Metglas Acousitc Panels for Damping and Modication of Noise

Award Information
Agency: Department of Defense
Branch: Army
Contract: N/A
Agency Tracking Number: 41571
Amount: $99,879.00
Phase: Phase I
Program: SBIR
Awards Year: 1998
Solicitation Year: N/A
Solicitation Topic Code: N/A
Solicitation Number: N/A
Small Business Information
161 First St, Cambridge, MA, 02142
DUNS: N/A
HUBZone Owned: N
Woman Owned: N
Socially and Economically Disadvantaged: N
Principal Investigator
 Dr. Michael J. Gerver
 (617) 349-0816
Business Contact
Phone: () -
Research Institution
N/A
Abstract
Noise from machinery and other sources may be controlled passively by high transmission loss panels and damping, or actively using discrete localized sensors and actuators to cancel noise. Effective enclosures for passive noise control are often heavy, especially below 500 Hz, while active noise cancellation systems can be expensive, bulky, and difficult to adapt to different situations. Satcon proposes to develop light weight high transmission loss panels for noise control. Panels will be formed from an array of magnetostrictive Metglas sheets mounted in light weight frames (less than 1 kg/m(2)), with adjacent loops of wire terminating in an adjustable impedance. The Metglas/frame composite panel will act like a dynamic resonator, making its effective mass much greater than its actual mass. The tuning of the panel to achieve dynamic resonance simultaneously over a useful range of frequencies is accomplished by proper choice of the frequency dependence of the loop termination impedance. In principle the choice of impedance can produce any desired acoustic behavior of the panels. A sample panel will be built and demonstrated in Phase I, and a prototype system, adapted to some sound source of interest to the Army, will be built in Phase II. Testing and system design will be done with help from BBN Corporation. BENEFITS: In addition to disguising noisy military equipment to avoid detection, Metglas acoustic panels can be used wherever low weight is important enough to justify the cost, including any application where discrete active noise control (even more expensive) is now used. Applications include noise control in the interiors of aircraft, luxury cars and yachts, and protection of satellites from damage due to vibration during launch.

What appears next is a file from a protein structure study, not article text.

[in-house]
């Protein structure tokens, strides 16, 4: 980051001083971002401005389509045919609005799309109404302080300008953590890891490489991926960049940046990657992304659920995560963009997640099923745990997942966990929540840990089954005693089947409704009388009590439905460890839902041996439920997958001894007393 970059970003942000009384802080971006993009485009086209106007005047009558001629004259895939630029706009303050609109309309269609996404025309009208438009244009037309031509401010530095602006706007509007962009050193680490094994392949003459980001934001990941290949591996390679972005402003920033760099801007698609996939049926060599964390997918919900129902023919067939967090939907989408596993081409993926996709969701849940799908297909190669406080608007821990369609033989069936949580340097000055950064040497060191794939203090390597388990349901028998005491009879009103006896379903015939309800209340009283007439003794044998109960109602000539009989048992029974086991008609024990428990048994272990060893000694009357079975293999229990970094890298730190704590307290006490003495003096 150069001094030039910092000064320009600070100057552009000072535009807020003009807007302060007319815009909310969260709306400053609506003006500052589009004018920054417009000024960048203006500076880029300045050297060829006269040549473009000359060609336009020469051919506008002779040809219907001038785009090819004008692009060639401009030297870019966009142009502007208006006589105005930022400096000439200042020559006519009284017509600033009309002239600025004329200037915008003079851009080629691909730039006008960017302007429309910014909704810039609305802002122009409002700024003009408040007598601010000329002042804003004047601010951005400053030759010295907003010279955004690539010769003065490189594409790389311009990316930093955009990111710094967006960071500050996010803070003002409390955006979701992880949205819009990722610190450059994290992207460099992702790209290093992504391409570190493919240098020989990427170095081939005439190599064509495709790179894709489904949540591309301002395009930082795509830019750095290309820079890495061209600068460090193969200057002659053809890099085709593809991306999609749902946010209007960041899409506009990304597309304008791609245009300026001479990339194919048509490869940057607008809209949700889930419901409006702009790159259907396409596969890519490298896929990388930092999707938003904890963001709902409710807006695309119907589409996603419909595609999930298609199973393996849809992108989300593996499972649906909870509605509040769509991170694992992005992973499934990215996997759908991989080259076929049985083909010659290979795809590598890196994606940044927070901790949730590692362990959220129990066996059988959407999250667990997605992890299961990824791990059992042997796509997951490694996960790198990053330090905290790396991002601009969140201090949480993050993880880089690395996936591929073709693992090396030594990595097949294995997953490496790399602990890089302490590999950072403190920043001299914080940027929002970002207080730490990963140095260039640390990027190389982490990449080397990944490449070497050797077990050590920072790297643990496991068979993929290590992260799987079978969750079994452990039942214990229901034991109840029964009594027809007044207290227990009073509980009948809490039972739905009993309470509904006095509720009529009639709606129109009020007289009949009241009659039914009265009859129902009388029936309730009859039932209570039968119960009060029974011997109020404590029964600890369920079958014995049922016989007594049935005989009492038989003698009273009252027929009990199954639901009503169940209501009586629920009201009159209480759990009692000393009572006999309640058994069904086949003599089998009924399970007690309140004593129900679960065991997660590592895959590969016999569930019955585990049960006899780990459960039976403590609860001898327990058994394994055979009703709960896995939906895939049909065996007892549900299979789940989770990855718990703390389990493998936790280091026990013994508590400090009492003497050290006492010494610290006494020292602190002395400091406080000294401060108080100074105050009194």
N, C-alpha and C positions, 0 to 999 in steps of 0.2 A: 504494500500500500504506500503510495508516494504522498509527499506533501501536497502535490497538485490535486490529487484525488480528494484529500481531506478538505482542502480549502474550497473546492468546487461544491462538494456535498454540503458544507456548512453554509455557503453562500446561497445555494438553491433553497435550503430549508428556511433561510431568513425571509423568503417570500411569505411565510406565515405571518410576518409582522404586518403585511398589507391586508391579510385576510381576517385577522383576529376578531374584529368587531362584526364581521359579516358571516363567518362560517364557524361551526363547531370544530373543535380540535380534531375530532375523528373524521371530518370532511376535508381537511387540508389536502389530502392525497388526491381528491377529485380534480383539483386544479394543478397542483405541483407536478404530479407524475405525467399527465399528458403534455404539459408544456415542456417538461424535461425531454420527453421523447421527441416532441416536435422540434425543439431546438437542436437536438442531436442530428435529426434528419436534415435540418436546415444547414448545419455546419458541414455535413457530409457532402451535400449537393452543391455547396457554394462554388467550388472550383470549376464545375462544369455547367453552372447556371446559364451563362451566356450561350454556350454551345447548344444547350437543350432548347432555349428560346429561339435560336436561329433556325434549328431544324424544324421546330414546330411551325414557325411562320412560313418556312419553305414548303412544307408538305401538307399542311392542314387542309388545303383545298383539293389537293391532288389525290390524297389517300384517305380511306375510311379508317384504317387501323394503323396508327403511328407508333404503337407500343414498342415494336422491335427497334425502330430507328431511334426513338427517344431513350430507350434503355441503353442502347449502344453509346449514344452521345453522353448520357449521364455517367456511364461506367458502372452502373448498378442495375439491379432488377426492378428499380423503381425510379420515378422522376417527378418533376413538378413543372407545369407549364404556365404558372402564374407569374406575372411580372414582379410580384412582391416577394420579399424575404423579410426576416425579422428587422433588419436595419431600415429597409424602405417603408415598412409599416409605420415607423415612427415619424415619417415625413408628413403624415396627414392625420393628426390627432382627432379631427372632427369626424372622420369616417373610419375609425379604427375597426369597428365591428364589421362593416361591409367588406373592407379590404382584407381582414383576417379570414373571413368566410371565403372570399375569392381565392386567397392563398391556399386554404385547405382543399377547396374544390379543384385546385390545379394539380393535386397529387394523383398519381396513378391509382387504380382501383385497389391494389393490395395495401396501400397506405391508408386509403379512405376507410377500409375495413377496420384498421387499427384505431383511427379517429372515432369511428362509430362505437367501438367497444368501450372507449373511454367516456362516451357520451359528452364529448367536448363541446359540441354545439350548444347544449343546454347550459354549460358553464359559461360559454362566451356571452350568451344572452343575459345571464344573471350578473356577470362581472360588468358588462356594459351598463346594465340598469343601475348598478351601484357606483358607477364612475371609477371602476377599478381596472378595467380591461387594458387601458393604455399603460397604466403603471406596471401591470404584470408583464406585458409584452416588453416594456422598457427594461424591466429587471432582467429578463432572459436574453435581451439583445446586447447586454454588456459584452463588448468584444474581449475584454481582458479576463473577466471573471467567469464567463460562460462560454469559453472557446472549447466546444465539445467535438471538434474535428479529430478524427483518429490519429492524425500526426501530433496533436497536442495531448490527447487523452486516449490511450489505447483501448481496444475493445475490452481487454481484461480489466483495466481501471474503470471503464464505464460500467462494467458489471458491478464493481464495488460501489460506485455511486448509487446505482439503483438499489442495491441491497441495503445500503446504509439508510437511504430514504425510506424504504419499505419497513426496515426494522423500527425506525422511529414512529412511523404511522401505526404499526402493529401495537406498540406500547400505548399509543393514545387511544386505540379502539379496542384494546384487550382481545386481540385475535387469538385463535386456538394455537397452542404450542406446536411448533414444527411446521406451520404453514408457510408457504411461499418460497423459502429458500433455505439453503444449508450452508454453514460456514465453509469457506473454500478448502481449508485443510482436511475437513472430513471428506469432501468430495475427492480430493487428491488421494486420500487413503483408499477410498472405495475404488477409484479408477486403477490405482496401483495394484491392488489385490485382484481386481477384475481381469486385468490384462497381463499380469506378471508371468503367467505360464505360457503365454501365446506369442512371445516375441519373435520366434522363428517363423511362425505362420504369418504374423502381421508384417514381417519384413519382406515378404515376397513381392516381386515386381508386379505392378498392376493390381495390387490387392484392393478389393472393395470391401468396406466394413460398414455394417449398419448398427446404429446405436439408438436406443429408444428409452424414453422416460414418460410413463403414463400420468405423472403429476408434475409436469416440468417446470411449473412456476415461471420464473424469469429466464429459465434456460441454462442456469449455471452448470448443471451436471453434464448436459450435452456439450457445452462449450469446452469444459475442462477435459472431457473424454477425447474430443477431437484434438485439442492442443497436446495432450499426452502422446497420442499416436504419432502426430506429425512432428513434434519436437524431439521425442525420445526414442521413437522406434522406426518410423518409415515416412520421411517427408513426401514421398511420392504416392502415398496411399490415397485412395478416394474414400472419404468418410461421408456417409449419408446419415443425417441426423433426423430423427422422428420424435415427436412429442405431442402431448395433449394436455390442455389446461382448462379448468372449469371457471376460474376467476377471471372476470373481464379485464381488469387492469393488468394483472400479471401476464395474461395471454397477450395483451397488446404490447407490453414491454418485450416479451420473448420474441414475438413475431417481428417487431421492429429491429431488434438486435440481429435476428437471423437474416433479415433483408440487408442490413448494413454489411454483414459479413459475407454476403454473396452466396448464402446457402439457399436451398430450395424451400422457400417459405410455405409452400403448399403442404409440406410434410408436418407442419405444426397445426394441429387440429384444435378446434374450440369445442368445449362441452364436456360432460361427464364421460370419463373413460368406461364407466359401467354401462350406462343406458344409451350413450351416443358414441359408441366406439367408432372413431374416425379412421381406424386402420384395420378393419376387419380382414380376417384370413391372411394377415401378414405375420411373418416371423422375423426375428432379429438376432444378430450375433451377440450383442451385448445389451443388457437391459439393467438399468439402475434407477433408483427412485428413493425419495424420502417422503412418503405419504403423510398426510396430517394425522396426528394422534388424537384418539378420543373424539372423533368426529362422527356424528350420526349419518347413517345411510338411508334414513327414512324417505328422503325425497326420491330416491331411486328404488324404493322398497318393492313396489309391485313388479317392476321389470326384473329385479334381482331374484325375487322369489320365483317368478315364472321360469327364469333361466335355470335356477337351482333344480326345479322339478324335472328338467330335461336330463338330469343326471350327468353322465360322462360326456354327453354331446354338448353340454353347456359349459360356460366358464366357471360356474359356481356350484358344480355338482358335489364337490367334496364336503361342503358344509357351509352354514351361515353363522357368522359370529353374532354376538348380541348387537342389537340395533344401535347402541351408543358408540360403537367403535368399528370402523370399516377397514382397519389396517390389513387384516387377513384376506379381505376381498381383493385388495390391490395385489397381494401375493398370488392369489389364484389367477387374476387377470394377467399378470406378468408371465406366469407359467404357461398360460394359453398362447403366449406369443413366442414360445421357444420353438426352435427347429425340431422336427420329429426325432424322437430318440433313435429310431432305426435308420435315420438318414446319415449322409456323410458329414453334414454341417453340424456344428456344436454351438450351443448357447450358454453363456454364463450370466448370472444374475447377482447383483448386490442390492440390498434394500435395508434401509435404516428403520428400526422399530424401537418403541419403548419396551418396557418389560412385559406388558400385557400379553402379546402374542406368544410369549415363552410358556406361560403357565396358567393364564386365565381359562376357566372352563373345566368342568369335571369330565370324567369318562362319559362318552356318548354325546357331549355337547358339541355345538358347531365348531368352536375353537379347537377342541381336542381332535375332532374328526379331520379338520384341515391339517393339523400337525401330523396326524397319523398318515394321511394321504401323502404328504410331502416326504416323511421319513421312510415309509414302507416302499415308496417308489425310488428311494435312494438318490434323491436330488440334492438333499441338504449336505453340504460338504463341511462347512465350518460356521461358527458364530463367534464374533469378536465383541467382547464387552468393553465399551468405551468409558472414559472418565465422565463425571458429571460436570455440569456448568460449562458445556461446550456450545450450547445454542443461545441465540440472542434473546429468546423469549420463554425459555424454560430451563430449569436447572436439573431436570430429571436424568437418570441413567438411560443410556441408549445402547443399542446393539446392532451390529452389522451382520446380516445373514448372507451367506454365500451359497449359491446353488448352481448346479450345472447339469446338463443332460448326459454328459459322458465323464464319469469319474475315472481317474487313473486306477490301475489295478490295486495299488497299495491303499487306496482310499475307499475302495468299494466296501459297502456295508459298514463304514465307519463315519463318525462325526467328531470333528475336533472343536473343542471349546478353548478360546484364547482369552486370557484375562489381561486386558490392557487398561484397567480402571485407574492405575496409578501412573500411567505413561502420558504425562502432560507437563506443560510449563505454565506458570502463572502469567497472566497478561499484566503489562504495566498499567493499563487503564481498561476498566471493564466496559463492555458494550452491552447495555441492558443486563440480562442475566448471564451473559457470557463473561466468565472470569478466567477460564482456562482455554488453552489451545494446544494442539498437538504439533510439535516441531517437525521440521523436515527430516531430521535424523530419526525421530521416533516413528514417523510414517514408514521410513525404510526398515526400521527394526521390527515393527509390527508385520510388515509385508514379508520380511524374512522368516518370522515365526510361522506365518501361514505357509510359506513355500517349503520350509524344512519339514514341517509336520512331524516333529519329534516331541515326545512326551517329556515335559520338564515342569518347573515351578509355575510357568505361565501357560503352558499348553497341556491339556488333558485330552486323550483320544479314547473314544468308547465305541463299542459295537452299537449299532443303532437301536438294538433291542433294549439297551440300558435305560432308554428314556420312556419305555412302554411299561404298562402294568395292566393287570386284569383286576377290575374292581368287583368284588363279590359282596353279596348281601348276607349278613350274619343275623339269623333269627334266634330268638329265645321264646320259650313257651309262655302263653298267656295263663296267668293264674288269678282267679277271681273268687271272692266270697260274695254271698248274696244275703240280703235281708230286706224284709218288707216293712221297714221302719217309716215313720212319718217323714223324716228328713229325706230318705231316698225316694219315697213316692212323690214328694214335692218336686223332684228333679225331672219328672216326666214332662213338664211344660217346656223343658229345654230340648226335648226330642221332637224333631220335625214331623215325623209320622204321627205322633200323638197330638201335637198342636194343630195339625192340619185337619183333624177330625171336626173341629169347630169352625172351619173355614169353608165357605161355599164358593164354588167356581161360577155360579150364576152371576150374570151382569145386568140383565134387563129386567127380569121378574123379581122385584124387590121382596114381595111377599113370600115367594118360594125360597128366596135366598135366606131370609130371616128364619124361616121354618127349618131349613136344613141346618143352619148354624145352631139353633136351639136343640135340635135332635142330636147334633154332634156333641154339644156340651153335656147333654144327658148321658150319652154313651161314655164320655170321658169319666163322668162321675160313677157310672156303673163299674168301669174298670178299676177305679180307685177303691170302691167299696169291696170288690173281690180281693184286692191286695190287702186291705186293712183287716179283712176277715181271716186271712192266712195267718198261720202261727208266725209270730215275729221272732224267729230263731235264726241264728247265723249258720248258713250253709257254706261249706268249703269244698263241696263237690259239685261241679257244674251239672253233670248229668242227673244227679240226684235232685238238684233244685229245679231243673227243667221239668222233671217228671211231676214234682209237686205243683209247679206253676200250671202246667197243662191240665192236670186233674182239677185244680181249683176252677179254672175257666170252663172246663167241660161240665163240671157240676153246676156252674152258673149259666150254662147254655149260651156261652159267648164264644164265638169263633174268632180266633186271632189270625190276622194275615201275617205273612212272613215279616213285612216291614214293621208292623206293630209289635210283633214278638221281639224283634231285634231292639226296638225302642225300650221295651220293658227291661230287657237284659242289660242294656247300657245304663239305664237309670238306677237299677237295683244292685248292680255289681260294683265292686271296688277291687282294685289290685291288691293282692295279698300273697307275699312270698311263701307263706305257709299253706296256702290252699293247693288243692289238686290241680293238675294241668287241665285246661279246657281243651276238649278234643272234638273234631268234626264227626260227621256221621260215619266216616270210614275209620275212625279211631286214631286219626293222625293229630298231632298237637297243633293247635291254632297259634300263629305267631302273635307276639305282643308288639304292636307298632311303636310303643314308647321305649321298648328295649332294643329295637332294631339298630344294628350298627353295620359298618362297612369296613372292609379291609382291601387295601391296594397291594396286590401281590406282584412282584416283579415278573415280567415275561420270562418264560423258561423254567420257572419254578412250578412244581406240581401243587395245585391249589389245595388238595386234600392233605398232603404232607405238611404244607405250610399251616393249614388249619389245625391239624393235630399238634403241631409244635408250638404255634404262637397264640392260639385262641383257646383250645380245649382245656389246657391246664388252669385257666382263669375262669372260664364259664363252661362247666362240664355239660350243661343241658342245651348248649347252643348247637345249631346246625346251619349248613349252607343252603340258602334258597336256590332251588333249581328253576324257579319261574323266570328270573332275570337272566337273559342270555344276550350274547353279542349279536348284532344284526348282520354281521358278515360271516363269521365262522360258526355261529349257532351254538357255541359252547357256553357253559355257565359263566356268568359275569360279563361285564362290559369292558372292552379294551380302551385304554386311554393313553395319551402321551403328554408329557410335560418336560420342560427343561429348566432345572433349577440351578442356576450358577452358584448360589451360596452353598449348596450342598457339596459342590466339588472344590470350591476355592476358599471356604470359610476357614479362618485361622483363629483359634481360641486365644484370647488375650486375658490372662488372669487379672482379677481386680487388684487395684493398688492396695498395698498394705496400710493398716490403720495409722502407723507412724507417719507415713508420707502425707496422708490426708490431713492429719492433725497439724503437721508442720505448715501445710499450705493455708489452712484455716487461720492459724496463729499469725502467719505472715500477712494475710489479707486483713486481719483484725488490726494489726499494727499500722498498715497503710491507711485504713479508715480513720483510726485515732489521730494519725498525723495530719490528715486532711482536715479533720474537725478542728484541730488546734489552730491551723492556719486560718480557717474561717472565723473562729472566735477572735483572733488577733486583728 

* Information listed above is at the time of submission. *

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